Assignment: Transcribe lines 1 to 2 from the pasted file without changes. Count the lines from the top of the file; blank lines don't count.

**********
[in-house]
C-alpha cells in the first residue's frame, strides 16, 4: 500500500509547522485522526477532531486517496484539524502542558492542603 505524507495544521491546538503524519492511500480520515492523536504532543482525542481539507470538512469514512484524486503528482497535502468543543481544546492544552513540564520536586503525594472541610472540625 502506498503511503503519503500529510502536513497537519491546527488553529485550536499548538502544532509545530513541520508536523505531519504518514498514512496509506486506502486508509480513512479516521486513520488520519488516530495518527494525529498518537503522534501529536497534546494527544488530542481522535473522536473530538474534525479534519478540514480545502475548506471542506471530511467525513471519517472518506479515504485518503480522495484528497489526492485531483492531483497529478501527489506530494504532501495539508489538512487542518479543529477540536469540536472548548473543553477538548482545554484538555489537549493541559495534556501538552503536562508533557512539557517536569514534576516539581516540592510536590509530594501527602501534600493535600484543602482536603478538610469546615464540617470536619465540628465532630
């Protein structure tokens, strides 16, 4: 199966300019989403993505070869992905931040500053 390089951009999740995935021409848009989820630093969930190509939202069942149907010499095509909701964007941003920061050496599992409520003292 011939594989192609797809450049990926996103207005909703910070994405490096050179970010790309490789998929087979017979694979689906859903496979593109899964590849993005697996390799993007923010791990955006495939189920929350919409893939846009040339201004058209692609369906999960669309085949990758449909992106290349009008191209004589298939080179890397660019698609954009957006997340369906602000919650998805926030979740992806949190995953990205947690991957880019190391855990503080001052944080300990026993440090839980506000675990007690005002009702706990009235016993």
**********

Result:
[in-house]
C-alpha cells in the first residue's frame, strides 16, 4: 500500500509547522485522526477532531486517496484539524502542558492542603 505524507495544521491546538503524519492511500480520515492523536504532543482525542481539507470538512469514512484524486503528482497535502468543543481544546492544552513540564520536586503525594472541610472540625 502506498503511503503519503500529510502536513497537519491546527488553529485550536499548538502544532509545530513541520508536523505531519504518514498514512496509506486506502486508509480513512479516521486513520488520519488516530495518527494525529498518537503522534501529536497534546494527544488530542481522535473522536473530538474534525479534519478540514480545502475548506471542506471530511467525513471519517472518506479515504485518503480522495484528497489526492485531483492531483497529478501527489506530494504532501495539508489538512487542518479543529477540536469540536472548548473543553477538548482545554484538555489537549493541559495534556501538552503536562508533557512539557517536569514534576516539581516540592510536590509530594501527602501534600493535600484543602482536603478538610469546615464540617470536619465540628465532630